Digit has created an interactive installation for the charity WaterAid, to celebrate World Water Day, taking place today.
Called the Water Shed, it is being installed at Cornwall’s Eden Project and aims to educate visitors on the importance of water as a resource, both in the UK and in developing countries.
The installation employs the form of a traditional garden shed and comes complete with familiar objects, such as a watering can, hosepipe and bucket. A 2m by 1m screen displays a landscape that, over the course of an hour, changes to reflect an entire day. Visitors are invited to interact with the landscape by pointing the hose or watering can at elements such as a tree stump. Wireless technology is employed to give users the illusion that they are ‘watering’ these elements.
As they do so, vines start to wrap around the shed, trees grow and messages are revealed behind clouds. When the interaction stops and the watering ceases, the landscape shrivels back to its original sparse form.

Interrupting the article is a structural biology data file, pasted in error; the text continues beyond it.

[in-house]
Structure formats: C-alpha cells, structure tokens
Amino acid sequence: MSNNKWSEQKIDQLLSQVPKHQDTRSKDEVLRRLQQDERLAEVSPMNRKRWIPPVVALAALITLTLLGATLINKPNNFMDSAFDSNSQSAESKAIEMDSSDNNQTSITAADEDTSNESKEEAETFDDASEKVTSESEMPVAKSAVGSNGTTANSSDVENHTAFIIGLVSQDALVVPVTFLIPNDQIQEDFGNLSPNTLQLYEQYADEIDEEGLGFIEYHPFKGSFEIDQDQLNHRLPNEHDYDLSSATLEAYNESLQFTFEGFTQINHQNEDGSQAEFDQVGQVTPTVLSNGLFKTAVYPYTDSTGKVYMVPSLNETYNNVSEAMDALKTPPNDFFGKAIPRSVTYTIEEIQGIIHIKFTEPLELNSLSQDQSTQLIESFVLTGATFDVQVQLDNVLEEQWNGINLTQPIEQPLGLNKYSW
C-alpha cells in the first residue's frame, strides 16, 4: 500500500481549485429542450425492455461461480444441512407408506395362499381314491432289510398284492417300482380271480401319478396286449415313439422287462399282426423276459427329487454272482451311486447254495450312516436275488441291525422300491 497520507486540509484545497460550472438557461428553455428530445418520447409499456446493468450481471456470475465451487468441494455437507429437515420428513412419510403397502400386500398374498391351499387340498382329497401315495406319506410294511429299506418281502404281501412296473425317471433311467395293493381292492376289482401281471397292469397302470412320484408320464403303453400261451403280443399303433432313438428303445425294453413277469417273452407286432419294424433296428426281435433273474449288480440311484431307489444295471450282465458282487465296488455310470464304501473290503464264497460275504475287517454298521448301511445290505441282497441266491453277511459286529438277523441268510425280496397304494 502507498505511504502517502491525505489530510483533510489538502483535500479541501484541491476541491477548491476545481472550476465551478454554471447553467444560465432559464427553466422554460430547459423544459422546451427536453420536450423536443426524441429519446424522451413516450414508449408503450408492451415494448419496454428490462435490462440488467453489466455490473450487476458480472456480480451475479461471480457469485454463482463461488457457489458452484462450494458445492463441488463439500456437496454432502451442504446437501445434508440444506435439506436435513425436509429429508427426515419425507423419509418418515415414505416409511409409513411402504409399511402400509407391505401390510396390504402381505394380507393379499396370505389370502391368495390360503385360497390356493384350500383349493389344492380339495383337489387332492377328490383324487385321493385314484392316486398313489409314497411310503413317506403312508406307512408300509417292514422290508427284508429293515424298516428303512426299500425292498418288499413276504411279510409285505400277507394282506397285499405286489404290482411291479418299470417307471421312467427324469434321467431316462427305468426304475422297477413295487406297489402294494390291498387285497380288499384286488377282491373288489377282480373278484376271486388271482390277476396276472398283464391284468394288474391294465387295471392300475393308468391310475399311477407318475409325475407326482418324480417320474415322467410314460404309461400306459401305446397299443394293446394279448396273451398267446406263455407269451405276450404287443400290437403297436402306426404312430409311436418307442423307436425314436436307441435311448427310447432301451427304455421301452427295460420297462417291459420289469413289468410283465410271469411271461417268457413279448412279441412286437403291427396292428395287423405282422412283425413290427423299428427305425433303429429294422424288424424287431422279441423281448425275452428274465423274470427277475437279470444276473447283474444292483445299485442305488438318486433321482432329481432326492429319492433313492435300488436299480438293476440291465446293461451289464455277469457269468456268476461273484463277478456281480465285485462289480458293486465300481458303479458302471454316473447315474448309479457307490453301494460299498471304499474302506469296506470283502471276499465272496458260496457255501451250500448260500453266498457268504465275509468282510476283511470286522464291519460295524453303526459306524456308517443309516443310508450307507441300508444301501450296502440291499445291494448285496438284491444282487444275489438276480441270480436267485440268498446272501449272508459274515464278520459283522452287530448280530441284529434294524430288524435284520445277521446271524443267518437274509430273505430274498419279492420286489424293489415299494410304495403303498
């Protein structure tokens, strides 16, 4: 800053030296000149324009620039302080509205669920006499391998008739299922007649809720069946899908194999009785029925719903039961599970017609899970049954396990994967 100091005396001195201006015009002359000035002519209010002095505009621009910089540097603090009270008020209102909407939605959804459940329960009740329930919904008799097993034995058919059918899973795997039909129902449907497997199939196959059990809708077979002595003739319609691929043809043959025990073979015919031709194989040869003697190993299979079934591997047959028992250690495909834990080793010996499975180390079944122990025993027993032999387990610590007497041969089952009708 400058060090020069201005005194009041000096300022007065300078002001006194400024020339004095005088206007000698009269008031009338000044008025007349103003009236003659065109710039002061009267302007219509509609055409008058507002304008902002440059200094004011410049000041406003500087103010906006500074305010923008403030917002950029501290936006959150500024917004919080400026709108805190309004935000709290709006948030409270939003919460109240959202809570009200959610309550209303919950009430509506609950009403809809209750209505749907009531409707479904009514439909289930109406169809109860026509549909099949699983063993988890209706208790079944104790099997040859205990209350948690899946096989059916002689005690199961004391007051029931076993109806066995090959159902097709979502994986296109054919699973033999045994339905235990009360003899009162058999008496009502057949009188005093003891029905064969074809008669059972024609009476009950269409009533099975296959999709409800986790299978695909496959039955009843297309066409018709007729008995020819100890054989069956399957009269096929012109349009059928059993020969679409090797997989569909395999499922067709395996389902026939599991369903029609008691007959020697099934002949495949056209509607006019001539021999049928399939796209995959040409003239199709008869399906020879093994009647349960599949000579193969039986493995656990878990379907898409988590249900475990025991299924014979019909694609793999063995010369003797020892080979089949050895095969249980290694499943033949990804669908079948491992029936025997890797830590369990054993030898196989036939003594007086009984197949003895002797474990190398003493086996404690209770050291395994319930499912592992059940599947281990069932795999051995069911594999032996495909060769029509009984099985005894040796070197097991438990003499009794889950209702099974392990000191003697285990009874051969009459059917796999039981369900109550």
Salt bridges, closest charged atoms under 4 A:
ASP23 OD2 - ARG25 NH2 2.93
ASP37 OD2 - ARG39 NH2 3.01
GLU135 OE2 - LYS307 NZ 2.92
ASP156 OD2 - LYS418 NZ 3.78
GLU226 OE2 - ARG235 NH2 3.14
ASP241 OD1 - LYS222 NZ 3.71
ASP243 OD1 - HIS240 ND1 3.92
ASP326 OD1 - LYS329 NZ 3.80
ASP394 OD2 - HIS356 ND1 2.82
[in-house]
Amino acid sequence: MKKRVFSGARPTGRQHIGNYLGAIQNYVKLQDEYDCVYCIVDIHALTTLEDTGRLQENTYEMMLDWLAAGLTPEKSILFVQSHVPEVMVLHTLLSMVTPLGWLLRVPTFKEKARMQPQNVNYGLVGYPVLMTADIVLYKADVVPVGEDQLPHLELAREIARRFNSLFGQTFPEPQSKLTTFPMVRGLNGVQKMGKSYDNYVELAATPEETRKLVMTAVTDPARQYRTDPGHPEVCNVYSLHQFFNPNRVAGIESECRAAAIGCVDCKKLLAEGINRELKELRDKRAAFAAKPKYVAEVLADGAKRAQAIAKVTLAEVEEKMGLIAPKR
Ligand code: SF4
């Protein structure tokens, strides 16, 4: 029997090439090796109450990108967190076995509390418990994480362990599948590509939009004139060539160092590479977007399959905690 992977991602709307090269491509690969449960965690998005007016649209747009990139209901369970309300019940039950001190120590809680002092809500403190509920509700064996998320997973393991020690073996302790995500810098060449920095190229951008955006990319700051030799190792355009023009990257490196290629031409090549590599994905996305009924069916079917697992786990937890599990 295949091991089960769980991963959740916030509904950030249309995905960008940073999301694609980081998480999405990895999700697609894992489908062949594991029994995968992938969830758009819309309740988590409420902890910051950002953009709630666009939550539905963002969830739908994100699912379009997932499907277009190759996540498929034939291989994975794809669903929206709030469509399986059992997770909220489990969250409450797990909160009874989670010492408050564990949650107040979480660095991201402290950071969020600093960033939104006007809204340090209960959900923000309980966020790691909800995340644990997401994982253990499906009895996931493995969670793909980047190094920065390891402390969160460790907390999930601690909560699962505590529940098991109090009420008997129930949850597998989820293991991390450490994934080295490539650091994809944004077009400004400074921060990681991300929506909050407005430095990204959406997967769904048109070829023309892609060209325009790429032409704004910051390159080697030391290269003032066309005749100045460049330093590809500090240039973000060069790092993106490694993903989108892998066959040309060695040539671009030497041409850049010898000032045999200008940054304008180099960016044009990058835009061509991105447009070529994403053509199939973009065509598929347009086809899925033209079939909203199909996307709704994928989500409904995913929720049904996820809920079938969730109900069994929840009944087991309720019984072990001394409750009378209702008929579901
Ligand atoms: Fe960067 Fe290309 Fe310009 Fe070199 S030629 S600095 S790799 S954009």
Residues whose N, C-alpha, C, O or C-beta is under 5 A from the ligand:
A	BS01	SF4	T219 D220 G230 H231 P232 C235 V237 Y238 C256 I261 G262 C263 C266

Landscapes vary – including a traditional British garden and an African village – and information relevant to each location appears on the screen as appropriate.
Digit art director Henry Brook is creative lead on what is a pro bono project for the design group.
WaterAid is an international non-governmental organisation that works to provide safe domestic water as well as sanitation and hygiene education to some of the world’s poorest communities. The Water Shed will be installed at the Eden Project until the beginning of June.